In 1997, on a trip to India, Microsoft founder, Bill Gates, began the journey that has changed the world. This particular excursion was his first on behalf of the new foundation he and his wife, Melinda, established, a foundation now infamous for its global impact in areas of health and education. Since 1997, The Bill and Melinda Gates Foundation has given away over $40 billion in grants to projects around the world. They have offices in Seattle, Washington DC, London, India, China, and two in Africa. According to their website, all of this stems from the fundamental belief that every life has equal value:
Literally few people in the world have the resources of Bill and Melinda Gates. But significant need exists everywhere, and every person, no matter their financial worth, has the ability to do what they can with what they have.
FOUR WAYS TO CHANGE THE WORLD
What impact would you like to make in your world? As a physician or dentist, the well-being of others clearly matters to you. But where - outside of your medical practices - might you also make a difference, especially with the financial opportunities available to many in the medical profession? Here are four easy ways to begin a life-long journey of turning your financial resources into real change for people who need it most.
1. OPEN YOUR EYES
Making an impact starts with awareness. We tend to find what we're looking for, so if you are intentional about finding and meeting needs in your community, you're more likely to be successful than if your eyes are closed. Every community has unique needs. What are some in the community where you work and live? If you aren't sure where to begin, here are some ideas:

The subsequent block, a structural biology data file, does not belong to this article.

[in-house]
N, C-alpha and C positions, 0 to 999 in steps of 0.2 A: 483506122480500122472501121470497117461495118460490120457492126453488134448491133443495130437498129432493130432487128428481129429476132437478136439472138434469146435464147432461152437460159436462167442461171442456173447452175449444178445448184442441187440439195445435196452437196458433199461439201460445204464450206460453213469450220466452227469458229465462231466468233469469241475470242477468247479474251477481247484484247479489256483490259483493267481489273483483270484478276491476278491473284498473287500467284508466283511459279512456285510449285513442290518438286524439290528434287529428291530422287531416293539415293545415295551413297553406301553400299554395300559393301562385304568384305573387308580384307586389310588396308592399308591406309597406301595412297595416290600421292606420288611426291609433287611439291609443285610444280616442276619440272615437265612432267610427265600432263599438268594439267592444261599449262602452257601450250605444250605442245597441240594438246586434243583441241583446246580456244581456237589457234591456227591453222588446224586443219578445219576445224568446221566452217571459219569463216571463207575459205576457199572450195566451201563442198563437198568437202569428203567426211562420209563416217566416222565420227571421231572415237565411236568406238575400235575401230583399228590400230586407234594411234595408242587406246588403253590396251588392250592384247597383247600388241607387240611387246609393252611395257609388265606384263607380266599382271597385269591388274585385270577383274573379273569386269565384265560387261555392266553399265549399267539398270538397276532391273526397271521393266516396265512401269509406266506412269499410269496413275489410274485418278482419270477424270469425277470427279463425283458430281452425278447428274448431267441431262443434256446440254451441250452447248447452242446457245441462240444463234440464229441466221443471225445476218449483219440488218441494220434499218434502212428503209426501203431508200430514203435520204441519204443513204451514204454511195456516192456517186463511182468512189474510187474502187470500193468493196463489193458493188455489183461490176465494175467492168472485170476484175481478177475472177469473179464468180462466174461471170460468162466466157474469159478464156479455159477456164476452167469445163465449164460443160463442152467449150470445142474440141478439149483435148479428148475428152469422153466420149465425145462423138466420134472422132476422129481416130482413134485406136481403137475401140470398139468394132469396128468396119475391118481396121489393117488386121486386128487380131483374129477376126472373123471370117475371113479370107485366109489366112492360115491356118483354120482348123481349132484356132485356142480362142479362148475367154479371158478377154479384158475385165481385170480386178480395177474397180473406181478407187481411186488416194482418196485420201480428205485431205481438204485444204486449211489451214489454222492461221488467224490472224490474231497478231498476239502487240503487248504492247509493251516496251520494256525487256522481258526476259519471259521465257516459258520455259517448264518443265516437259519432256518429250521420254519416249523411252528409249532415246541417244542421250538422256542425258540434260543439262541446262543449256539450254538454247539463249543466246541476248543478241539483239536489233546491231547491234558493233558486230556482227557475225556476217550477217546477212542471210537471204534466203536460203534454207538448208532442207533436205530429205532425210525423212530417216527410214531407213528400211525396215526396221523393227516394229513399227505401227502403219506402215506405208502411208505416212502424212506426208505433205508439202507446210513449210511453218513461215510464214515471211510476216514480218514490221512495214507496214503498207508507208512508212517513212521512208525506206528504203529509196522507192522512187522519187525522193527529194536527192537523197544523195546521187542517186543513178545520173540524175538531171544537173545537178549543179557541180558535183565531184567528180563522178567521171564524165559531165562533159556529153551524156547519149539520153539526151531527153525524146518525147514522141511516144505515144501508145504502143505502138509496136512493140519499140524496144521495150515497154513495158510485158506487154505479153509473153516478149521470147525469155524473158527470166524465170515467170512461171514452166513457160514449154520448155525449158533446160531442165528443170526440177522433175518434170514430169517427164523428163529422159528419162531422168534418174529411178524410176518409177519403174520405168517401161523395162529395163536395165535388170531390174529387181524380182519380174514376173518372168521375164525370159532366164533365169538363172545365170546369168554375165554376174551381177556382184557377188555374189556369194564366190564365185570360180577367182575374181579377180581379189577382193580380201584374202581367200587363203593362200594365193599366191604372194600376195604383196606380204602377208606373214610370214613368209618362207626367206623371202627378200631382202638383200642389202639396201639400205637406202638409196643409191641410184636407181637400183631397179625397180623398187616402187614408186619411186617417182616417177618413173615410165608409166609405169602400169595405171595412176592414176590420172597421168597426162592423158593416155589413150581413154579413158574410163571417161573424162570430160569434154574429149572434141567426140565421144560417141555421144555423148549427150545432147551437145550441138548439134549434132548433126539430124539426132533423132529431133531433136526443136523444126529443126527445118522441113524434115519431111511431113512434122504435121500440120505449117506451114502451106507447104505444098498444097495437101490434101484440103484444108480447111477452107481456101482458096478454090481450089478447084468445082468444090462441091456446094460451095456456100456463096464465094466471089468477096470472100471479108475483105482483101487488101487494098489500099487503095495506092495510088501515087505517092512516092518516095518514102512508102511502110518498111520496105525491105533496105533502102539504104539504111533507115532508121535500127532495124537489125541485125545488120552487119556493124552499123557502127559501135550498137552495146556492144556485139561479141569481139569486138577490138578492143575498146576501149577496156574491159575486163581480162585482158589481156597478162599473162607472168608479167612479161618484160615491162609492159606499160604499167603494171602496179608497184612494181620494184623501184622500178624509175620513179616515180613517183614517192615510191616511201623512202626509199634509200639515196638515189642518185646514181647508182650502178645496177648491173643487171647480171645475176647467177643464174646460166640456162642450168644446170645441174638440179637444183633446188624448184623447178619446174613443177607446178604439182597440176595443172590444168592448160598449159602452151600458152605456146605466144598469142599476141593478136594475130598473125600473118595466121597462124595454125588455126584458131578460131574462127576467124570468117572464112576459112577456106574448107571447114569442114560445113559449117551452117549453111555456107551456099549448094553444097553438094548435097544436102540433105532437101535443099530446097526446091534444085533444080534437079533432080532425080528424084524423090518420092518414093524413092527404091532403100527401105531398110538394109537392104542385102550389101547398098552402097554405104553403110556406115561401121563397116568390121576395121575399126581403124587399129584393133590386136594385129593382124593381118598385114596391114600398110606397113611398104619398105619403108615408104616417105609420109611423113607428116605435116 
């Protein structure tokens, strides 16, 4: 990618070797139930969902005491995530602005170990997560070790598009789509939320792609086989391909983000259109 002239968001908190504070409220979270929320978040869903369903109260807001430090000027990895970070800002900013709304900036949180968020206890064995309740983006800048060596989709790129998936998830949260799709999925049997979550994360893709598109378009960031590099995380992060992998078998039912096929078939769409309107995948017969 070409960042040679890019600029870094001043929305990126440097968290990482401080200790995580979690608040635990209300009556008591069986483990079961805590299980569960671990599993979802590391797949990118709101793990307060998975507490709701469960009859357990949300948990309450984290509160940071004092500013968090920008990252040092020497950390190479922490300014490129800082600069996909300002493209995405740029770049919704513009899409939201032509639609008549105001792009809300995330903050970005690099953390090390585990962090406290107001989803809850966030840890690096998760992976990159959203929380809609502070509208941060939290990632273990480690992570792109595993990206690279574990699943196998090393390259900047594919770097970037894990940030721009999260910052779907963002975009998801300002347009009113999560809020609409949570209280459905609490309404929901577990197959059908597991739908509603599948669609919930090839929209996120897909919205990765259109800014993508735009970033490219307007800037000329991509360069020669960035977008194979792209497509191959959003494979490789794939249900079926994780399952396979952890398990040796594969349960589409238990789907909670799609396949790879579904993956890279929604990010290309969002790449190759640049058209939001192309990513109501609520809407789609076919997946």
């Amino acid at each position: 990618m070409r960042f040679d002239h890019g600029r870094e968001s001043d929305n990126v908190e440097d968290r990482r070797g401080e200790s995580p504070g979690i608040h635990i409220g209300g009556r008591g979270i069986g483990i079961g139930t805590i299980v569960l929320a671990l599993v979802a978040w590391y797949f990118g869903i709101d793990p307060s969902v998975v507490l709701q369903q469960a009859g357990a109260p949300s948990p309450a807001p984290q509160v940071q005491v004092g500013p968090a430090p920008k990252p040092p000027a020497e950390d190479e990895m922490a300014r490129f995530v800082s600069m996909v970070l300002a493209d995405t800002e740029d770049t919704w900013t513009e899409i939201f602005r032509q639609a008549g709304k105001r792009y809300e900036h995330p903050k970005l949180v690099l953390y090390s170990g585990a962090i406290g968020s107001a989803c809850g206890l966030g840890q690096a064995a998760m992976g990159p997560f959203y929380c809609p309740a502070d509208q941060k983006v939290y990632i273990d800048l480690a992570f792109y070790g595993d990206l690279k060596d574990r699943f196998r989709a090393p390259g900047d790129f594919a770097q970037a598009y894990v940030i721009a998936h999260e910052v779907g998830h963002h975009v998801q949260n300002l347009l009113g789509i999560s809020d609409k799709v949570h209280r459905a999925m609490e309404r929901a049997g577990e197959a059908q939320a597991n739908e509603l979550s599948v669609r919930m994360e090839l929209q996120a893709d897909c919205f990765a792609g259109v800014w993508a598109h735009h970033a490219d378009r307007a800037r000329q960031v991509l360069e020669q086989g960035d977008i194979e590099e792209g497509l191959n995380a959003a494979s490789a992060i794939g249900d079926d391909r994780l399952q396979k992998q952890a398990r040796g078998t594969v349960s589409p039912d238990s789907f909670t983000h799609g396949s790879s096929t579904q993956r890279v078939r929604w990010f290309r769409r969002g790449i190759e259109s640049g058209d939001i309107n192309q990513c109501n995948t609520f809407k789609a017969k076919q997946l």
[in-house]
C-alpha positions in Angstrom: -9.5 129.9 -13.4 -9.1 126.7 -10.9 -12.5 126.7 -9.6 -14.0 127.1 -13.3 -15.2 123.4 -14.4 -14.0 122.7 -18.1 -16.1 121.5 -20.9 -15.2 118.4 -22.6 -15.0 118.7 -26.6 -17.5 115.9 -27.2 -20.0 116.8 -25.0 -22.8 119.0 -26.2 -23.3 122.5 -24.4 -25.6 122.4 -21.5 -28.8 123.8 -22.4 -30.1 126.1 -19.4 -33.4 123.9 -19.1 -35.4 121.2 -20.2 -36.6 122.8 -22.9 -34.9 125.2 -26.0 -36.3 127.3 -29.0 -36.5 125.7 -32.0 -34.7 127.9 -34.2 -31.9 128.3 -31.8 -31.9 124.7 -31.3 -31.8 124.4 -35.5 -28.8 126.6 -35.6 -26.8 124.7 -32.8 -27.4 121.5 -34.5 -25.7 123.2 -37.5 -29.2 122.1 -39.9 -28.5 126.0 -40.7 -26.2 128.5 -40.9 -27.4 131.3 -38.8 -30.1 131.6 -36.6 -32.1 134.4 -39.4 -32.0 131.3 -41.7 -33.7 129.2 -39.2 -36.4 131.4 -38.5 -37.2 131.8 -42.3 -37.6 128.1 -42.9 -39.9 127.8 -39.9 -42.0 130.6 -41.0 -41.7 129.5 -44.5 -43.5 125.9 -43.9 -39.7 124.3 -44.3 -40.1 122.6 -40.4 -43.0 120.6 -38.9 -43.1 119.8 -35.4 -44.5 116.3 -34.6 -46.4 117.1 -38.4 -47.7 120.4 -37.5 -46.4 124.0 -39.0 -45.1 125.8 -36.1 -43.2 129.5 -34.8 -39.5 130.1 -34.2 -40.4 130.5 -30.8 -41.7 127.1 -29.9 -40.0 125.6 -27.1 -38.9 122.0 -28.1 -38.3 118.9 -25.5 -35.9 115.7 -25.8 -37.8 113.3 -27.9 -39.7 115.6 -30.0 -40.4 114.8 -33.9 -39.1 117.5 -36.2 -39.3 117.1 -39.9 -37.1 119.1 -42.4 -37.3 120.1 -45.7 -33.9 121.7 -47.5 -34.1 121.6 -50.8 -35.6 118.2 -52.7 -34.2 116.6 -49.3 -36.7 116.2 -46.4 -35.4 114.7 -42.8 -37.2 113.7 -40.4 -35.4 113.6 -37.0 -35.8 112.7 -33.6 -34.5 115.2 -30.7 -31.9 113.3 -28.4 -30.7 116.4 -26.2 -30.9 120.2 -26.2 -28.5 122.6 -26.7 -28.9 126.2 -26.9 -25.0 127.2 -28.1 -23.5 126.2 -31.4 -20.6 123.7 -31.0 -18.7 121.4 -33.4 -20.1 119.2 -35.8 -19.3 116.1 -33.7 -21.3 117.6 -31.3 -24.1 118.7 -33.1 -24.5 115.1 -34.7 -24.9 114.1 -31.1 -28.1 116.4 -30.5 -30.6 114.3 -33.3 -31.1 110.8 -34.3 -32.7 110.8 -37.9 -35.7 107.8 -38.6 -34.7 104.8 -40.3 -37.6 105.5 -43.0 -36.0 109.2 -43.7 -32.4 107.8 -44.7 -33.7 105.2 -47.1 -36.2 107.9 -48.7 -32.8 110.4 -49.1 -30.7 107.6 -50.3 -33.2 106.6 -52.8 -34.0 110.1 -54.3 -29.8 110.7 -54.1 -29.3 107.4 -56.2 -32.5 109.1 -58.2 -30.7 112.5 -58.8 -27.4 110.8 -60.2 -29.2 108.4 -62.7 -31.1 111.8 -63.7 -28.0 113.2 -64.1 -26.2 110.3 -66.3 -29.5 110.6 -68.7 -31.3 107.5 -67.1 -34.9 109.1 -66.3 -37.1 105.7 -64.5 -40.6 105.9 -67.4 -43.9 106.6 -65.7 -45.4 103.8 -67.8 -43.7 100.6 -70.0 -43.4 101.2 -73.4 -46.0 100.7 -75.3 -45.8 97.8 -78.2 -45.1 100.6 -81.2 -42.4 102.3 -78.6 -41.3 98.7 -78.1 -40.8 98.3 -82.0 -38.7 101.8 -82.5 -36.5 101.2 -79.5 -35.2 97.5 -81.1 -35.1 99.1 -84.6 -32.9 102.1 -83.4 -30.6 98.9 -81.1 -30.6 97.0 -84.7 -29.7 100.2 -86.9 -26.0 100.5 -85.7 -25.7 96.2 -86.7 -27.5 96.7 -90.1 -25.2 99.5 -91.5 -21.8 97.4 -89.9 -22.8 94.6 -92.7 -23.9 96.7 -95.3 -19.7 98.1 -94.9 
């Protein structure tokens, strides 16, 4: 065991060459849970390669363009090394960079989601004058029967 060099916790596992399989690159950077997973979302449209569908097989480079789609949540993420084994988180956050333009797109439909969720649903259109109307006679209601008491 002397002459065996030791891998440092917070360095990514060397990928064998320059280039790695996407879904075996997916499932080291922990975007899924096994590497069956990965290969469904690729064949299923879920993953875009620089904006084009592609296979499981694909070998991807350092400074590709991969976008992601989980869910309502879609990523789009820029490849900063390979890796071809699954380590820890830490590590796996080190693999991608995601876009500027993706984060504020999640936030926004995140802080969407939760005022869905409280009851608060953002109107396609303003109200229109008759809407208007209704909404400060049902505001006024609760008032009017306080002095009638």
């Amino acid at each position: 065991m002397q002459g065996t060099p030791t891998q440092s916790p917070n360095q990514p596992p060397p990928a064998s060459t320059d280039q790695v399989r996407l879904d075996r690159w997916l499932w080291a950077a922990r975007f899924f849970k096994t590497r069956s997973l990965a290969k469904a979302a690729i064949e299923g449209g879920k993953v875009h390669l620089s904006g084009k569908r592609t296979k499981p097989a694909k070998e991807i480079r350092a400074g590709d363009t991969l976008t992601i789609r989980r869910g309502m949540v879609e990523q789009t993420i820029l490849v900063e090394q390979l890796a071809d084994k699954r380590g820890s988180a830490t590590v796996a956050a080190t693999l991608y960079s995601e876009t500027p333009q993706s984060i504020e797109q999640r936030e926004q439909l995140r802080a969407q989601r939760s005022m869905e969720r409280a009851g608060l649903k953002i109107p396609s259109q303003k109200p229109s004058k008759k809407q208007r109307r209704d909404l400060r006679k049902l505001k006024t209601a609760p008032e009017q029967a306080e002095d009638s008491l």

- visit a local city council or school board meeting
- participate in fundraisers for community organizations like a 5K race or silent auction
- go to a nearby church, synagogue, or mosque and ask the pastor, rabbi, or Imam where they serve
- volunteer at a soup kitchen or food bank
- read the local newspaper
- if all else fails, Google it!
At White and McGowan, we give to local organizations that benefit children in foster care. We contribute toward this work because we believe a world without any children waiting in foster care systems is possible. Here is a quick video about Walk for the Waiting, an annual fundraiser in Little Rock that benefits three organizations that help children in the foster care system:
2. PRACTICE, PRACTICE, PRACTICE
Can you name the top-3 record holders for 3-pointers made in a single NBA season?
1. Stephen Curry - 402 - 2015-2016
2. Stephen Curry - 324 - 2016-2017
3. Stephen Curry - 286 - 2014-2015
That's right, Curry holds all three of the regular-season records for 3-point shots made! He's an expert at the long-ball because he has shot millions of 3's over the course of his life. 10,000 hours is the commonly-held standard for becoming an expert in any craft, and Curry has certainly given his 10,000 hours and then some.